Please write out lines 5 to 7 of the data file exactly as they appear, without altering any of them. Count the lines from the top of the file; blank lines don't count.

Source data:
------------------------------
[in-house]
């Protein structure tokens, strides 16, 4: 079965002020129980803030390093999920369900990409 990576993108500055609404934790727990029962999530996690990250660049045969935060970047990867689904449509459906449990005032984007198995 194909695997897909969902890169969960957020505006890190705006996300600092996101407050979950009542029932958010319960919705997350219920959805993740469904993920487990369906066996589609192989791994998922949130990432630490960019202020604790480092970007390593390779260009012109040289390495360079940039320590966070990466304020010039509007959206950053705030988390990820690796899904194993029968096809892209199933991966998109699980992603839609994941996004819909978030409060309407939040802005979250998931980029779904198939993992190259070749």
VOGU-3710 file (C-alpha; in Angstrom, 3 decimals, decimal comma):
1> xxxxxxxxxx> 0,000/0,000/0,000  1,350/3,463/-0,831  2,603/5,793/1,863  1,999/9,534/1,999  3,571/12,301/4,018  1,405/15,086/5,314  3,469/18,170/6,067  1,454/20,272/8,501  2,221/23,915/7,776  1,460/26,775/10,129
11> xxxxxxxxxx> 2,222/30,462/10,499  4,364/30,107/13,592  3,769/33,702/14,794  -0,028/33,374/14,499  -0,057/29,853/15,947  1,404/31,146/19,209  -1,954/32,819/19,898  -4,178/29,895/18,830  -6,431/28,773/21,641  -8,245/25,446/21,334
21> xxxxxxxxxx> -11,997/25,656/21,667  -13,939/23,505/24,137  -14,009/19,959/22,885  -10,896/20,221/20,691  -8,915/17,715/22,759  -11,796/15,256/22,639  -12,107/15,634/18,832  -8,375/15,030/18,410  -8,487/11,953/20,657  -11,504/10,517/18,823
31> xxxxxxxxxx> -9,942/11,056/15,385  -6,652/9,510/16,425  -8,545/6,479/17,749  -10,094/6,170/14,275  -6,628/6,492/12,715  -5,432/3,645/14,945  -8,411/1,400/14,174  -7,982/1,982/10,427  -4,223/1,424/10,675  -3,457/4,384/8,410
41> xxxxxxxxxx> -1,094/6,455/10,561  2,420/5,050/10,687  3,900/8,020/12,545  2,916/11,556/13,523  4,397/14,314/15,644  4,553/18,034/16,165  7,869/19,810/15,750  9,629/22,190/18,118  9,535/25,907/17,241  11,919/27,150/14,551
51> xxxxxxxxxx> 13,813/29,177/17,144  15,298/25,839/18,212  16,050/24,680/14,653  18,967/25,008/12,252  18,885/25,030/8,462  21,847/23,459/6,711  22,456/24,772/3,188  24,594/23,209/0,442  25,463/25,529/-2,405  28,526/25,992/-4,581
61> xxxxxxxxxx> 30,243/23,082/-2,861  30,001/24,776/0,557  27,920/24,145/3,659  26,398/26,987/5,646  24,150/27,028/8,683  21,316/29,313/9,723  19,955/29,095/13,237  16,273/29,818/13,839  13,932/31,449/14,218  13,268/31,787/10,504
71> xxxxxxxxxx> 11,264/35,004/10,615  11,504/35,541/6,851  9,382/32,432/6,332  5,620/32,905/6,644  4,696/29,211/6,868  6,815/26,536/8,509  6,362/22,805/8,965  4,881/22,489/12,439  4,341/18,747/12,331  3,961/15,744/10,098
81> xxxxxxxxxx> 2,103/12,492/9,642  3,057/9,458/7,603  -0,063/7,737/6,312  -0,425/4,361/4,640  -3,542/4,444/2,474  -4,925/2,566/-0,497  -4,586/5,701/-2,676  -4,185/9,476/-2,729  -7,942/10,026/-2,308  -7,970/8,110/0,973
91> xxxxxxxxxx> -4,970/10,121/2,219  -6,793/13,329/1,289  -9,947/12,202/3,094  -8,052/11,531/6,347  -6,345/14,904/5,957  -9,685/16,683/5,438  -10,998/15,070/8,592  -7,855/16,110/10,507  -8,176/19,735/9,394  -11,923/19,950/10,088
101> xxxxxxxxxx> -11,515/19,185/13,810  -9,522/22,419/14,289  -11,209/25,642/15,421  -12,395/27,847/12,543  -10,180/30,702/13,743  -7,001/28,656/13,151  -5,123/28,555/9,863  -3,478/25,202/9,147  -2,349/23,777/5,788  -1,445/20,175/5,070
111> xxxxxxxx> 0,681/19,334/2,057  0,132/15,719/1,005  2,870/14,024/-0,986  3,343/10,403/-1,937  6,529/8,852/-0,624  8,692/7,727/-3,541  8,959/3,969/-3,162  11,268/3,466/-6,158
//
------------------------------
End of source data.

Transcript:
11> xxxxxxxxxx> 2,222/30,462/10,499  4,364/30,107/13,592  3,769/33,702/14,794  -0,028/33,374/14,499  -0,057/29,853/15,947  1,404/31,146/19,209  -1,954/32,819/19,898  -4,178/29,895/18,830  -6,431/28,773/21,641  -8,245/25,446/21,334
21> xxxxxxxxxx> -11,997/25,656/21,667  -13,939/23,505/24,137  -14,009/19,959/22,885  -10,896/20,221/20,691  -8,915/17,715/22,759  -11,796/15,256/22,639  -12,107/15,634/18,832  -8,375/15,030/18,410  -8,487/11,953/20,657  -11,504/10,517/18,823
31> xxxxxxxxxx> -9,942/11,056/15,385  -6,652/9,510/16,425  -8,545/6,479/17,749  -10,094/6,170/14,275  -6,628/6,492/12,715  -5,432/3,645/14,945  -8,411/1,400/14,174  -7,982/1,982/10,427  -4,223/1,424/10,675  -3,457/4,384/8,410